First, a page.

France "rejects this mandate," French Commerce Minister Nicole Bricq told her EU colleagues at the opening of talks in Luxembourg, as they tried to resolve the issue before the G8 summit in Northern Ireland next week.
"France will refuse any mandate which does not come with protection of the cultural sector and a clear and explicit exclusion of the audiovisual sector," Bricq said in her opening remarks.
Washington says no areas should be excluded and EU officials have repeatedly warned that any exceptions will only hand the US an early bargaining chip in what promise to be very tough negotiations.
At the same time, ministers are under great pressure to agree the guidelines on which the European Commission will negotiate the EU-US Transatlantic Trade and Investment Partnership (TTIP) so the talks can be formally launched at next week's G8 meeting.
Washington and Brussels hope the free trade deal will deliver a major boost to growth and jobs, especially in Europe where the euro debt crisis has left the economy stuck in the doldrums.
An accord would be the world's largest Free Trade Agreement, with bilateral trade in goods last year worth some €500 billion ($670 billion), services worth another €280 billion and investment flows hitting the trillions.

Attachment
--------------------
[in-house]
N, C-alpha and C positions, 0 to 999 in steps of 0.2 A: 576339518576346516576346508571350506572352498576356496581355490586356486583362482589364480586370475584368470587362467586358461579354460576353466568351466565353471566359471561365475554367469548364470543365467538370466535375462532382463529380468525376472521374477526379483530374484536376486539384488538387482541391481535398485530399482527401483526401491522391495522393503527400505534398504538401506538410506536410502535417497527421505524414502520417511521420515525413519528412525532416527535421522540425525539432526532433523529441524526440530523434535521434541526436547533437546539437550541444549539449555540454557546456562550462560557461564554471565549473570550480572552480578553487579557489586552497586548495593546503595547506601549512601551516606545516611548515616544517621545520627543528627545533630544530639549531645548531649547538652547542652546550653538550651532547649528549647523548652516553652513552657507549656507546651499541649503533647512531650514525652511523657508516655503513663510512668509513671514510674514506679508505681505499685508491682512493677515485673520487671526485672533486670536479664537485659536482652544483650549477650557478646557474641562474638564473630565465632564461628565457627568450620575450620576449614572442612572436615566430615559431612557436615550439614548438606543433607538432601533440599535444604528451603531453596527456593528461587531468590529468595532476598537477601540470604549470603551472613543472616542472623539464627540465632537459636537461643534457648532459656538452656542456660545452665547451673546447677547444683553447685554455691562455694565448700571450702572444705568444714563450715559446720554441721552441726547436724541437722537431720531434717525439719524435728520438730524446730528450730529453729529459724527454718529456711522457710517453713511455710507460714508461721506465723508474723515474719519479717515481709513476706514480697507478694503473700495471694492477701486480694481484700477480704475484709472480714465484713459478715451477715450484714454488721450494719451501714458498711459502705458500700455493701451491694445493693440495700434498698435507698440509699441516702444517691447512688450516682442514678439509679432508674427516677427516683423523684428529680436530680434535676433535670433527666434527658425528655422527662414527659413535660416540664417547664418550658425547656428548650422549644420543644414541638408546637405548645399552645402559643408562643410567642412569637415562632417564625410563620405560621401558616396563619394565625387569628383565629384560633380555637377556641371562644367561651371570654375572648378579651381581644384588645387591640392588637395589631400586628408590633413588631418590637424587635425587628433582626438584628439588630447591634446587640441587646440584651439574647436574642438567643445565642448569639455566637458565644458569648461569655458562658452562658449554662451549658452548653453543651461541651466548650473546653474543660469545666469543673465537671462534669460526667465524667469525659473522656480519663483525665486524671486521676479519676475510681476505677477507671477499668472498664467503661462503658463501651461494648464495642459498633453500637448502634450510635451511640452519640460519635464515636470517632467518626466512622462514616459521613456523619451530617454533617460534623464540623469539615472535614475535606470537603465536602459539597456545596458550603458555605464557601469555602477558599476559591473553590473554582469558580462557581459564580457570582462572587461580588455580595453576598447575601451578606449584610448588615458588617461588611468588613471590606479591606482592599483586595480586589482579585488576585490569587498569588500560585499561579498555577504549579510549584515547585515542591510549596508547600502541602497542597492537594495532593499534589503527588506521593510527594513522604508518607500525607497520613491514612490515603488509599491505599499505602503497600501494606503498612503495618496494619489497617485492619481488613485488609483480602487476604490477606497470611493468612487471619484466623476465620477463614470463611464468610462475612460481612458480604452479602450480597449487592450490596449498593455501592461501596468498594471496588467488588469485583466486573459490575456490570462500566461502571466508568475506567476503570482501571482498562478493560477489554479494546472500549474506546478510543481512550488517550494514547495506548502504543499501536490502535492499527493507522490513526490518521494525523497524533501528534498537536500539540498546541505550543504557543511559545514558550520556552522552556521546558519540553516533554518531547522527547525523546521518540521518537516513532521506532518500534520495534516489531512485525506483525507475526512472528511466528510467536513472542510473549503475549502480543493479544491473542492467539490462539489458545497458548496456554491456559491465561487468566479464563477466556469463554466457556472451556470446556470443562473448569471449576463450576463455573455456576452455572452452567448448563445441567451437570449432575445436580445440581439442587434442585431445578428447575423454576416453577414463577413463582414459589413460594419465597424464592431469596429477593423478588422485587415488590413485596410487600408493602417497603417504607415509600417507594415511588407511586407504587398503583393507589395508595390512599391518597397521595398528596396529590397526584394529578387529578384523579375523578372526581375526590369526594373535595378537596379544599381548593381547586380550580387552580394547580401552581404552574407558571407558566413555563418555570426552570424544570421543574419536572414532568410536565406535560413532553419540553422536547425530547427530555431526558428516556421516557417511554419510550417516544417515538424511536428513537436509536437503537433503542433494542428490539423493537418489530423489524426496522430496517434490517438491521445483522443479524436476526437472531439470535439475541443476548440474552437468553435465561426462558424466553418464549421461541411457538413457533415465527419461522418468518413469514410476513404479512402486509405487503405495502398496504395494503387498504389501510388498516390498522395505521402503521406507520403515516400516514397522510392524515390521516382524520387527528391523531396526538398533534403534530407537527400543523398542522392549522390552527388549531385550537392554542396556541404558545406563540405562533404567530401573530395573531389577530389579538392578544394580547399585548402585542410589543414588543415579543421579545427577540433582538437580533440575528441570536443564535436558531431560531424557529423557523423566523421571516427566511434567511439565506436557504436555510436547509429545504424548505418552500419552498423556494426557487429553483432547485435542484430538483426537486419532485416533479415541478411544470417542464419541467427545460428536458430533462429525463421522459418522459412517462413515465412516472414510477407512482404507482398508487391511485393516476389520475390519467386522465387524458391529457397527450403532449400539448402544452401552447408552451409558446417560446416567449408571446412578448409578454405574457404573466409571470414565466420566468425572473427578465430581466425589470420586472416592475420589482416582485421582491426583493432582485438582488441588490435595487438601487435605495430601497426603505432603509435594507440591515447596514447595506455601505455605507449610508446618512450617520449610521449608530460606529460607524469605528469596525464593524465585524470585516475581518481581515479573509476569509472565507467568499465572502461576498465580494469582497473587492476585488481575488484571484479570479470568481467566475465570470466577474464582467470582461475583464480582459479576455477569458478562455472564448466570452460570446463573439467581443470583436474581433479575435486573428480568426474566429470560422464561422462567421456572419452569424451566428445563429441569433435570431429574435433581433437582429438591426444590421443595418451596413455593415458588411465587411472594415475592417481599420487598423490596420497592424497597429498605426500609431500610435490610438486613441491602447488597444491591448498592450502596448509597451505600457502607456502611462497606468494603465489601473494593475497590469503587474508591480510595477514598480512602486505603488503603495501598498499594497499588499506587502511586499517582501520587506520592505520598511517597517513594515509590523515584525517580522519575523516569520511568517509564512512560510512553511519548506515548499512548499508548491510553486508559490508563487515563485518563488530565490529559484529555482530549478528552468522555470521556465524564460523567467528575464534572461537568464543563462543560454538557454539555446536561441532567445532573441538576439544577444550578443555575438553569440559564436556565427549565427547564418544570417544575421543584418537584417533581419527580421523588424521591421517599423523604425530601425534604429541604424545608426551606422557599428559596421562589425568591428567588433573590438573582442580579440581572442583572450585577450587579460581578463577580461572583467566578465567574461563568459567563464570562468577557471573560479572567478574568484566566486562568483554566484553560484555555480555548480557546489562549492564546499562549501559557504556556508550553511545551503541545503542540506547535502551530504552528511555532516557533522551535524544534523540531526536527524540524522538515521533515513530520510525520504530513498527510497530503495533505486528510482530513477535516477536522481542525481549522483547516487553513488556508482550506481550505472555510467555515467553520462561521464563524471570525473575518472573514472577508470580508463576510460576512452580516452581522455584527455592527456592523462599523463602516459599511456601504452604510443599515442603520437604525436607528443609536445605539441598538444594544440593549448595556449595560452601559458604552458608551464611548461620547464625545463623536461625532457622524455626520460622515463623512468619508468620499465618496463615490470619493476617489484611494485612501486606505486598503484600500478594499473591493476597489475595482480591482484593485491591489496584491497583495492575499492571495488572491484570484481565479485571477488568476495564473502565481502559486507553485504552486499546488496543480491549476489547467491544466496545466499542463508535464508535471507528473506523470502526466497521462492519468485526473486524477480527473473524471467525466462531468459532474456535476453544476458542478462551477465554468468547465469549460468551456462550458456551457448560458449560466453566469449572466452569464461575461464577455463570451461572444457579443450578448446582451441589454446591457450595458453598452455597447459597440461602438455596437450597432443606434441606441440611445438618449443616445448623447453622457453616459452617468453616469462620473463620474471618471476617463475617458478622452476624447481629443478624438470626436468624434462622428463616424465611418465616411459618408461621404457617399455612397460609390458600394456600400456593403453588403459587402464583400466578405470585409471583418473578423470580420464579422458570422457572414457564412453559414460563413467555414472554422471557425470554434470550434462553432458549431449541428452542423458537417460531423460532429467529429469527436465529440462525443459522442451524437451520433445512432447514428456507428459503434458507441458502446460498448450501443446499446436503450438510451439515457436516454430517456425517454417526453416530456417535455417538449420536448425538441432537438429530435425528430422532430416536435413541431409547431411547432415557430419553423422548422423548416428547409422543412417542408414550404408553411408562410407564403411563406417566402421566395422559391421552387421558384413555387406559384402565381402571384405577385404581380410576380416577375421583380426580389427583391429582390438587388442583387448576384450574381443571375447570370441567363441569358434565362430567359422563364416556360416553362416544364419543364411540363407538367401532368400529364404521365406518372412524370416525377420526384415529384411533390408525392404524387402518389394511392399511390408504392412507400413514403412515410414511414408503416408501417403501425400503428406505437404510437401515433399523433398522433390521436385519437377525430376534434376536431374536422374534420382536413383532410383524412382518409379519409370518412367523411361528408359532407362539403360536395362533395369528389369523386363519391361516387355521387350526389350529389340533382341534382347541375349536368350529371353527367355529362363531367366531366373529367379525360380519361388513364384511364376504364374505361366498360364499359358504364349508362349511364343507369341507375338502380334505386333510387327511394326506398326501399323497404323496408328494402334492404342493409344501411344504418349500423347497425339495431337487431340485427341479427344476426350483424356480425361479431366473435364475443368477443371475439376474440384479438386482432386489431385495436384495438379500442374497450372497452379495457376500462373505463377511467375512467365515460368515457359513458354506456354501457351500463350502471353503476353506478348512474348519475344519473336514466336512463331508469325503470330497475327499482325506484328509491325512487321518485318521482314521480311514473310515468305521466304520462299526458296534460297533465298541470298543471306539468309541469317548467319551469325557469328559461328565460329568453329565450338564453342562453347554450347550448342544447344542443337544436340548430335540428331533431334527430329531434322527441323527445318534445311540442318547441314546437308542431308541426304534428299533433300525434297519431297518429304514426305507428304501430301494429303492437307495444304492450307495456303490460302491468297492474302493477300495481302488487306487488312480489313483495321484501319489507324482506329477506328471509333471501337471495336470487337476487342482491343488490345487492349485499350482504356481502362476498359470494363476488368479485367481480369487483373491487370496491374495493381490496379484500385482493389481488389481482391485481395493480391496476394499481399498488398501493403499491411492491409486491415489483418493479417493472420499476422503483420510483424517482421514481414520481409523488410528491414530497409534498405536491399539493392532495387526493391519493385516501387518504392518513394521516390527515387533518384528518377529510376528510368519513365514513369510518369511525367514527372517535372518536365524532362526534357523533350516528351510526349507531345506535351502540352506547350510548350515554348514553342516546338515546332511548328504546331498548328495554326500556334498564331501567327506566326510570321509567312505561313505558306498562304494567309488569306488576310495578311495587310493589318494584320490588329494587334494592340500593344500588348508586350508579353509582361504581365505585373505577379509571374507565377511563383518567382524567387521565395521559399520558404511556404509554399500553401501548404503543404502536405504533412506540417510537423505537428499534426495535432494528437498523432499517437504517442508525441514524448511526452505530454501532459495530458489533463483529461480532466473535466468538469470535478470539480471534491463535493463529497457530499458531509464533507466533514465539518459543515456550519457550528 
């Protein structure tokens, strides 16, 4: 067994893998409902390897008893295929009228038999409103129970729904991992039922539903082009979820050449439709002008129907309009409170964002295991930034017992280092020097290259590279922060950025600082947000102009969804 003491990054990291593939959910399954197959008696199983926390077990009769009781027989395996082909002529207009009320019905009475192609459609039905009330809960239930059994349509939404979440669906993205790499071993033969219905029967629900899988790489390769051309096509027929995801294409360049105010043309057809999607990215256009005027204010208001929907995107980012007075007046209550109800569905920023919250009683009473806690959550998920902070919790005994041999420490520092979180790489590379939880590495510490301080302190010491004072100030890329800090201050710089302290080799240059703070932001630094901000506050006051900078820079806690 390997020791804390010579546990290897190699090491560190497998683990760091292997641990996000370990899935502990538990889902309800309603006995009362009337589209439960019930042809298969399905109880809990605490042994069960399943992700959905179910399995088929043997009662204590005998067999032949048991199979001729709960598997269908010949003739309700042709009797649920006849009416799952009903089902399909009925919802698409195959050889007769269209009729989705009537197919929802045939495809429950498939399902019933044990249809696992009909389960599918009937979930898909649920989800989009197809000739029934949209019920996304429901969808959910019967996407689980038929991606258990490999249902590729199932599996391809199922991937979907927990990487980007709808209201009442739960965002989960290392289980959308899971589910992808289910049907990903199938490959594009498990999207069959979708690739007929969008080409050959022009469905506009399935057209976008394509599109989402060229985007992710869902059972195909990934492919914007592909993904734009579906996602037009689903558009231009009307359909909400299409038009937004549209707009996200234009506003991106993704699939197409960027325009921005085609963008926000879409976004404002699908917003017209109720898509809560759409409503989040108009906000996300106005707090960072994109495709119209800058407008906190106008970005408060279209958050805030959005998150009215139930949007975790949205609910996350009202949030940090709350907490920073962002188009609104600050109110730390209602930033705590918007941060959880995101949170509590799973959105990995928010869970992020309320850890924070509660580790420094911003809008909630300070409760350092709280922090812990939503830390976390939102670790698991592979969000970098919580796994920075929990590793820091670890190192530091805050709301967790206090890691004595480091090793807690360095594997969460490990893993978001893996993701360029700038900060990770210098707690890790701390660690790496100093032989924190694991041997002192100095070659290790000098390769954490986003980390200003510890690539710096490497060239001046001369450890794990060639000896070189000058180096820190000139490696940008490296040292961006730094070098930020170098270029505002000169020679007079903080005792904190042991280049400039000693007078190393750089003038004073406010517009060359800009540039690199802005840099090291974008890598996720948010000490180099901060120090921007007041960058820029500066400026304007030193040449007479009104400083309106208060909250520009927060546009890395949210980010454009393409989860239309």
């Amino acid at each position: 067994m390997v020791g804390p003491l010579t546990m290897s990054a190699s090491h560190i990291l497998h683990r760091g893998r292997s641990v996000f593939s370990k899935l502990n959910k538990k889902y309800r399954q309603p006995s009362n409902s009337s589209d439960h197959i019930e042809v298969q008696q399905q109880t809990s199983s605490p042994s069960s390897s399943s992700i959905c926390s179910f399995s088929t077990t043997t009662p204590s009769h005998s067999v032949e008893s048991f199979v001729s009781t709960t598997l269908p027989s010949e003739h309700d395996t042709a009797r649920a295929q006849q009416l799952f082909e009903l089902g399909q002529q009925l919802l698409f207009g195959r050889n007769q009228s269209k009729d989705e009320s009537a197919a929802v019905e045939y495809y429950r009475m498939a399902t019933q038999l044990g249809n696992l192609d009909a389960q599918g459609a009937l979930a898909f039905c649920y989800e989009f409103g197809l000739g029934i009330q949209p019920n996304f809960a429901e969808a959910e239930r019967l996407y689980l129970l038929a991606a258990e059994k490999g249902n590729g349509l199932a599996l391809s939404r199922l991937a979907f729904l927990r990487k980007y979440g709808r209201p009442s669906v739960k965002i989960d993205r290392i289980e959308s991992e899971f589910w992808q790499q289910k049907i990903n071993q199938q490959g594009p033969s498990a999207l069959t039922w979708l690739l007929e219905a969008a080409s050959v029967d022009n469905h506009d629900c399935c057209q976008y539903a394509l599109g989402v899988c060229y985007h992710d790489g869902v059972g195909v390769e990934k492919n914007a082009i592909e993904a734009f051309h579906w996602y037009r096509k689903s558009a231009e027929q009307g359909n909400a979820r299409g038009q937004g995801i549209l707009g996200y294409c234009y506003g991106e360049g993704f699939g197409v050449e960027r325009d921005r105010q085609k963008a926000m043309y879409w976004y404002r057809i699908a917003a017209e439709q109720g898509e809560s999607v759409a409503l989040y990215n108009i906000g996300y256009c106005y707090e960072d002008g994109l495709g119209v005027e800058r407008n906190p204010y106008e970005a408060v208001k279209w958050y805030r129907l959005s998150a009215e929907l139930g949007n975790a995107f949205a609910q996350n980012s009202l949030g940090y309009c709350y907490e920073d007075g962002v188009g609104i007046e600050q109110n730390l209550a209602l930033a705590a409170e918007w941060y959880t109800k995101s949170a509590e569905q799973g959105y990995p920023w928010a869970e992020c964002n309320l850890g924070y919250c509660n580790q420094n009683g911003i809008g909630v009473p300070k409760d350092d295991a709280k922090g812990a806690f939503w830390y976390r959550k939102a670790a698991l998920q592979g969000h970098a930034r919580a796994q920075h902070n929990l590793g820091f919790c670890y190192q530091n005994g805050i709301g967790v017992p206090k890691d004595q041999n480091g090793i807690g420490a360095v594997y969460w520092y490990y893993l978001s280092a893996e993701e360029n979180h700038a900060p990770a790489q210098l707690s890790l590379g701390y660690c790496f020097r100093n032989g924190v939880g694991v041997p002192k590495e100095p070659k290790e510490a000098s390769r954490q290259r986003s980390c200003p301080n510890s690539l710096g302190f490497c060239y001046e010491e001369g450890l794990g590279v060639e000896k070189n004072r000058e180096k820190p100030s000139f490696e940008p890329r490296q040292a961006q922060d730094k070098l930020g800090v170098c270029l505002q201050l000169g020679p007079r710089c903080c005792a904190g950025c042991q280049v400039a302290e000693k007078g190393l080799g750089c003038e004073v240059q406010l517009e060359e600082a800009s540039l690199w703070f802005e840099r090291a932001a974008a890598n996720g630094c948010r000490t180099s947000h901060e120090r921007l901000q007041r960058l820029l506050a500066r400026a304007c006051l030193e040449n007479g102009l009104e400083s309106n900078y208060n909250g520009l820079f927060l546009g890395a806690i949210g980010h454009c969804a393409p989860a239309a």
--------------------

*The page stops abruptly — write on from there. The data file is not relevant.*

The EU says it would add some €119 billion annually to the EU economy and €95 billion for the United States.
As the day dragged on, it appeared little progress was being made.
After some 10 hours of talks, ministers took up a what one EU source described as a "not in, not out" formula which would exclude the audiovisual sector for now but allow the Commission to come back to it if need be.
Diplomatic sources said it had been hoped that this would be enough to reach an overall accord but differences remained and talks were ongoing to try and nail down the issue.
French officials say culture generally in Europe is well protected from the Hollywood juggernaut, but with rapid technological change in the digital era, current protections on films and other content could easily be taken over.
It was therefore better to exclude the audiovisual sector now rather than risk putting it in the talks and get a deal that later proves dated and inadequate, they said.
Minister Richard Bruton of Ireland, which holds the current EU presidency and so chairs the talks, said earlier: "We have made a lot of changes to give confidence that the audiovisual sector will be protected."
In an effort to get France on board, the Commission had offered Paris a right of review and approval of any decisions taken on the cultural sector.
This was in addition to an earlier compromise to ring-fence film, TV and music in the US talks to further protect them, Bruton said.
An EU source said of the morning discussions that "a large majority were in favour" of the negotiating mandate on the table but the decision has to be unanimous among all 27 member states.
France jealously guards it cultural sector, with French TV stations required to air at least 40-percent home produced content while another 20 percent must come from Europe.
Cinema-goers pay a levy on each ticket to help fund the French film industry which many believe could not survive without such support in the face of Hollywood's dominance.
At the meeting, ministers were also to review a series of trade disputes with China which have also exposed deep differences within the EU — notably between Berlin and Paris.